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Policing Criminal Soundscapes in Nineteenth-Century Iranian Cities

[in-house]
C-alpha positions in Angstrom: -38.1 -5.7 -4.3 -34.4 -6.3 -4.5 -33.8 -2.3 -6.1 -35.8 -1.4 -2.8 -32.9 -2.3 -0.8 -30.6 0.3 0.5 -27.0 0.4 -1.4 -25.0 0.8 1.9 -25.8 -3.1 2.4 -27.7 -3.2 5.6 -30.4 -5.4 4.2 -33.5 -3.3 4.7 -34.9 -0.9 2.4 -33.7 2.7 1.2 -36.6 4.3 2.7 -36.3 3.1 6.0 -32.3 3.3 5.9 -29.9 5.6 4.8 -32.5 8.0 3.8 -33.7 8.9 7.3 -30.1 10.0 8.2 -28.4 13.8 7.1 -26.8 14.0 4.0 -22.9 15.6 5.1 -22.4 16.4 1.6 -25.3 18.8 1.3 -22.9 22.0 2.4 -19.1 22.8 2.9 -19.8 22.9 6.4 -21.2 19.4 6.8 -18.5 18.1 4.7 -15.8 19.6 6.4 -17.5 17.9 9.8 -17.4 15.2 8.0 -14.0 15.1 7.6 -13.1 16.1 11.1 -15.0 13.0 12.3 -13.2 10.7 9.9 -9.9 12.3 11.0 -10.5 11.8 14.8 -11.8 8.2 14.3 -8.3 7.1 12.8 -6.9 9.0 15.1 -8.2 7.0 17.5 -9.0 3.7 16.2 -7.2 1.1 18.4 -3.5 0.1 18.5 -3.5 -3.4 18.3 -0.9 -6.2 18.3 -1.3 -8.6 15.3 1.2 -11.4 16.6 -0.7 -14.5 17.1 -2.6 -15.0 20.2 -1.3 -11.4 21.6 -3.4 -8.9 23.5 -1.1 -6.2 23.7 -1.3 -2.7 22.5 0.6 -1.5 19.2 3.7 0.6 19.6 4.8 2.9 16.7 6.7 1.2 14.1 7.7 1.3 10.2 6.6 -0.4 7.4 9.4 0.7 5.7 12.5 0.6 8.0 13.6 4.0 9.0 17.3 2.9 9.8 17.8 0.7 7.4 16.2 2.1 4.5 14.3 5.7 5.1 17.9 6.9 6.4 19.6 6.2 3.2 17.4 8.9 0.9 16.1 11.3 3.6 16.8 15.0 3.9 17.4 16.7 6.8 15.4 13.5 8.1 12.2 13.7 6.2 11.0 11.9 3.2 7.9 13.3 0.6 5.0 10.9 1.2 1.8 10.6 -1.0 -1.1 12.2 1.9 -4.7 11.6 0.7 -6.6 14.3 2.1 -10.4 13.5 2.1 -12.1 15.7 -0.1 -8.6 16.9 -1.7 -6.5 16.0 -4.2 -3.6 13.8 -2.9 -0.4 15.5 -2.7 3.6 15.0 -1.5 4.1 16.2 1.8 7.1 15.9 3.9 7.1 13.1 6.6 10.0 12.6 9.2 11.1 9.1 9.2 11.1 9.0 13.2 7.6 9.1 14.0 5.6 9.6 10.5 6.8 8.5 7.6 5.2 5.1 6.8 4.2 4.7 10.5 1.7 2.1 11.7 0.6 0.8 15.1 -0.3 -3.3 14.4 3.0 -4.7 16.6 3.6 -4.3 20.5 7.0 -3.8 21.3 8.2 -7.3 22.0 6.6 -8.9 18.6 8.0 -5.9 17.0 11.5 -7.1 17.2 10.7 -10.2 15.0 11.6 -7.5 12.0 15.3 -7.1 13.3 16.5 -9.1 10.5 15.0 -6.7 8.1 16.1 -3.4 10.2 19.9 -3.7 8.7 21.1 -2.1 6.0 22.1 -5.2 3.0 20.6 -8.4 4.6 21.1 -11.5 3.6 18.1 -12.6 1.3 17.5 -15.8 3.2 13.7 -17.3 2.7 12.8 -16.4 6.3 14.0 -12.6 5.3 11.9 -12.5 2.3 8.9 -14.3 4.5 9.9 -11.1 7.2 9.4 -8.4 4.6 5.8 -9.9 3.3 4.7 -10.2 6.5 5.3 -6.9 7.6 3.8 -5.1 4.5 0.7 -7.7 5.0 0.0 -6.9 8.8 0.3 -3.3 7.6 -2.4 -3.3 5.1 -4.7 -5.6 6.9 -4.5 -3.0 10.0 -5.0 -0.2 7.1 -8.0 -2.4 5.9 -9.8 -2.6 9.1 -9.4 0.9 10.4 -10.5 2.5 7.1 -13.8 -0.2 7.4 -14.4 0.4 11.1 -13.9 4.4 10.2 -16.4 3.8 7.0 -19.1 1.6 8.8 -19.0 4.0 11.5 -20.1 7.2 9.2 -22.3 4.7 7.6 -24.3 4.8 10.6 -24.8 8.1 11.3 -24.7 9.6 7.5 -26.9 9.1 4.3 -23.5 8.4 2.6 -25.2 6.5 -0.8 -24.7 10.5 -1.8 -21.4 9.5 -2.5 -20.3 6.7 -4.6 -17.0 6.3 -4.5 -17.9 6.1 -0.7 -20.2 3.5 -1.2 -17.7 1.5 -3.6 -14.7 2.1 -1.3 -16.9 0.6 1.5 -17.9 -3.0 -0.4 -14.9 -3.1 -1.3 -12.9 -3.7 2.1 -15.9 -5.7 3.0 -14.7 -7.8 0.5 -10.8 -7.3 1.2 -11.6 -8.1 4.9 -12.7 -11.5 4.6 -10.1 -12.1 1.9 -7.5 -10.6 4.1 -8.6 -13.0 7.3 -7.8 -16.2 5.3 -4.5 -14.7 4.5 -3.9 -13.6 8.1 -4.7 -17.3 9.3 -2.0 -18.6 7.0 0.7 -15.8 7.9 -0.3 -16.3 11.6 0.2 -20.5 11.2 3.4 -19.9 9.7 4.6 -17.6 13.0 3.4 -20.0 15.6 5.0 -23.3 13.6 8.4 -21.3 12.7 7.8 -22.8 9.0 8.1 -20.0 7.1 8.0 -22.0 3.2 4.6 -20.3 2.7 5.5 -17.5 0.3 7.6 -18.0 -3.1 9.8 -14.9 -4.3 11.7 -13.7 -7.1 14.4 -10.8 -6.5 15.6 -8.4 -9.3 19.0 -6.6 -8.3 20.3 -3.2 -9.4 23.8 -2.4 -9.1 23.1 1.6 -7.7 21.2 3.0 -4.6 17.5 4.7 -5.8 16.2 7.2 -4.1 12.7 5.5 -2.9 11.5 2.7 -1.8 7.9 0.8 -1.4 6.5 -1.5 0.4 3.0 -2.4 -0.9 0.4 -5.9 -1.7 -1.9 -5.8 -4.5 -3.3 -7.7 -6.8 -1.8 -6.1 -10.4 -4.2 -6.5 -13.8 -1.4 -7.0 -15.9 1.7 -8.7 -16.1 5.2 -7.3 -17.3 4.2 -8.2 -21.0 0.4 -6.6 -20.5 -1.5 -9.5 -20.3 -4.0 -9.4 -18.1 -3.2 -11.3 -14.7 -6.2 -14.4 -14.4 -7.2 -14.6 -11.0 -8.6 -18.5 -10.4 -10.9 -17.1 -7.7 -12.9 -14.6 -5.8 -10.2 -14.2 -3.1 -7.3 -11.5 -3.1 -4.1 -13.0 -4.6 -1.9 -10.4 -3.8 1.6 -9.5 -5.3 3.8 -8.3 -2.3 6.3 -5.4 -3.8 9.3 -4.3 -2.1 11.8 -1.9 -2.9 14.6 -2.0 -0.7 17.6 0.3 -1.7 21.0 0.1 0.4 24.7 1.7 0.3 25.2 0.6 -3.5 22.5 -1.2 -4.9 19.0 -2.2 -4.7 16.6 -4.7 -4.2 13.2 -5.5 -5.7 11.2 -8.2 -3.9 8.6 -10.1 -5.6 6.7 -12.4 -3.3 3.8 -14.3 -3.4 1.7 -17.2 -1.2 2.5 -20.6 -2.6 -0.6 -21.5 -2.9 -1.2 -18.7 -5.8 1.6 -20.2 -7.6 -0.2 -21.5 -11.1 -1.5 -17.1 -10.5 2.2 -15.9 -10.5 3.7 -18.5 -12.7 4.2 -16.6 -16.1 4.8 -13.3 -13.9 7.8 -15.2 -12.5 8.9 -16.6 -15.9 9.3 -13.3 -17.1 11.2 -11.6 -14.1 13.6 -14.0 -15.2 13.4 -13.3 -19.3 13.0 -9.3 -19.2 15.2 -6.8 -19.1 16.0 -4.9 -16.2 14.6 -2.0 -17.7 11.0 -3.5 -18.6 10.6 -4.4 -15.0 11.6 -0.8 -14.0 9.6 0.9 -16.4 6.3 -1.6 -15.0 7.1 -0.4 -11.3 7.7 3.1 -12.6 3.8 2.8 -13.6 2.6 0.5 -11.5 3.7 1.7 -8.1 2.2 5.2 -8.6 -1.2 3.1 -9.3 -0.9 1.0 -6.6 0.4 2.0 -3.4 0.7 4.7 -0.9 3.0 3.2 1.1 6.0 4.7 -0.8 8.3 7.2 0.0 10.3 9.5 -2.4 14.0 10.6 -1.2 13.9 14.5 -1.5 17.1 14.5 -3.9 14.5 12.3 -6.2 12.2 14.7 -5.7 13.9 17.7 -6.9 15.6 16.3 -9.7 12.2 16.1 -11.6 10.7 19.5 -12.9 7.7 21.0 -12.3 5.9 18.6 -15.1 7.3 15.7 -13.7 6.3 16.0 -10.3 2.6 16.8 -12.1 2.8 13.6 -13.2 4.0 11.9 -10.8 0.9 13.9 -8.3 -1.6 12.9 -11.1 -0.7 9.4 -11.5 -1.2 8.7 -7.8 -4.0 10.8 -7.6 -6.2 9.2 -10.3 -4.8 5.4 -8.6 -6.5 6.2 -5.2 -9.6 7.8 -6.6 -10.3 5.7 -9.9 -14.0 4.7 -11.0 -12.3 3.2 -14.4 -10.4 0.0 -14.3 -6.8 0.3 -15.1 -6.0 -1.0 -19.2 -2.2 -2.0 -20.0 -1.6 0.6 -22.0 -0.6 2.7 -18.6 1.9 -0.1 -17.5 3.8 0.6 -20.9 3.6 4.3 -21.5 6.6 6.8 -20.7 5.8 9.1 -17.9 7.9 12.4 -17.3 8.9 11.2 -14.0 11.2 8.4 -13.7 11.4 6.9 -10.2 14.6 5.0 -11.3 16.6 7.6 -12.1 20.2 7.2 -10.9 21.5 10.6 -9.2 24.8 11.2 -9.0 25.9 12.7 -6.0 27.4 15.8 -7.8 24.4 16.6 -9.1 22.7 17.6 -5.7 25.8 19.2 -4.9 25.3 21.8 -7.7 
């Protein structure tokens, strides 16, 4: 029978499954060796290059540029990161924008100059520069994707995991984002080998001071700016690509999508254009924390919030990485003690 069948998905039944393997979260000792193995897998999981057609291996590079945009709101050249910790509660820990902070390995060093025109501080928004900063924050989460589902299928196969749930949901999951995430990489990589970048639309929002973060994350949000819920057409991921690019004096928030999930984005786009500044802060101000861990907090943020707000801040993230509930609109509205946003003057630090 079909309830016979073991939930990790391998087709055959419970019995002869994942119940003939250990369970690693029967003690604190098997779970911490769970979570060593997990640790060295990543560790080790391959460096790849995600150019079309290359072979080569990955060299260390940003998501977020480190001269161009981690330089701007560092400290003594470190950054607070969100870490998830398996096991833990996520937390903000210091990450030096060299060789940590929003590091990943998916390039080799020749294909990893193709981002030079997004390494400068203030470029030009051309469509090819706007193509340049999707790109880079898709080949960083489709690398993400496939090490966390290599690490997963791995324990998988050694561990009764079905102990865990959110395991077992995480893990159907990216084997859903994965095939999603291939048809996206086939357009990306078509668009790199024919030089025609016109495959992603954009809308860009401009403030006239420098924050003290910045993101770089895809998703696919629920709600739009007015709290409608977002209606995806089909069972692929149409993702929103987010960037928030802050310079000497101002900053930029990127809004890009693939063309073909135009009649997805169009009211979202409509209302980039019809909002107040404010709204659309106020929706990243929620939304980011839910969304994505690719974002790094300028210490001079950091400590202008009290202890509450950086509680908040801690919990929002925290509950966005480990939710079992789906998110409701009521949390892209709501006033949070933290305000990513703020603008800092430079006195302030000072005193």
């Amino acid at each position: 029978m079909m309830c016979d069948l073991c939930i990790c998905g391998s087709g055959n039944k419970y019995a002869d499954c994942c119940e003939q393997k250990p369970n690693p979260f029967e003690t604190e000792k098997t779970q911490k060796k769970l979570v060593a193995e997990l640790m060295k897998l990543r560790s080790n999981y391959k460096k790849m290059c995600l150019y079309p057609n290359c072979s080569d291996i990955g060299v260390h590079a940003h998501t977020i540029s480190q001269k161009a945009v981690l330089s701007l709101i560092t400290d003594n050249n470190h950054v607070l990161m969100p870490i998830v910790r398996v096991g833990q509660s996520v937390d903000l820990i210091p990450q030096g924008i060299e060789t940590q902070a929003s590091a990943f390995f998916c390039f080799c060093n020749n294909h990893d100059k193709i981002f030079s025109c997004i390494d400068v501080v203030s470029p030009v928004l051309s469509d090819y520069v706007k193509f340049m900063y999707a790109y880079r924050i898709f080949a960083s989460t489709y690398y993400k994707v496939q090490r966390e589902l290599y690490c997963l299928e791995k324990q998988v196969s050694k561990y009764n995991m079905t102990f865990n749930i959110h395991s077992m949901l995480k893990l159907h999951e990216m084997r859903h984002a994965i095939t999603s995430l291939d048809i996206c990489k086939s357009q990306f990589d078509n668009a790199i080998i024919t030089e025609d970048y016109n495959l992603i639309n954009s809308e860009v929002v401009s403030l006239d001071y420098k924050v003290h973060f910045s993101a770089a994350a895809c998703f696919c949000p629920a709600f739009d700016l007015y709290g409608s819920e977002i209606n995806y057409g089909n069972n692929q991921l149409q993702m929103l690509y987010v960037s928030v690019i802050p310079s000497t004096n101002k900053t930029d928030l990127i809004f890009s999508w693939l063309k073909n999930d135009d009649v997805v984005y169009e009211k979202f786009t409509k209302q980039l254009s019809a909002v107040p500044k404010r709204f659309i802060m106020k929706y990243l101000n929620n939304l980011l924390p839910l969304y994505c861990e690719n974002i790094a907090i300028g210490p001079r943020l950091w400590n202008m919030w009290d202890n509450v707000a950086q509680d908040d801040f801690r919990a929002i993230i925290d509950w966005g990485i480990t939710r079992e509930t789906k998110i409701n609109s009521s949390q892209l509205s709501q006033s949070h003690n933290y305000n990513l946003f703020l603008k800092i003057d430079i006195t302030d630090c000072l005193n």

The sonic constitutes a neglected medium for understanding crime in the Iranian urban landscape of the nineteenth century. Utilizing an array of sources, including newspapers, police and government reports, diaries, and memoirs, this paper employs "earwitness" accounts to elucidate how certain sounds—such as entertainment music, merriment and partying, and loud yelling and screaming—became synonymous with the moral crimes of performing and listening to immoral music, alcohol consumption, and/or prohibited gender mixing and prostitution. On the one hand, strong privacy norms prevailed in Qajar society, which acted as a bulwark against overzealous policing of illicit sounds emanating from a domestic residence. On the other hand, sounds were rarely contained in the domestic realm, especially in the dense urban fabric of many neighborhoods. When sound spilled out into the streets or reached the ears of the disproving, several groups became potentially involved in the moral policing of illicit sounds. Neighbors either complained to the authorities about noise disturbances or took matters into their own hands by confronting perceived offenders. Similarly, those associated with the ulama, especially seminarians and sayyids, regularly raided homes on the grounds that aural evidence indicated illicit activities inside. Finally, police patrols followed sonic signs to pursue those suspected of having violated the law.
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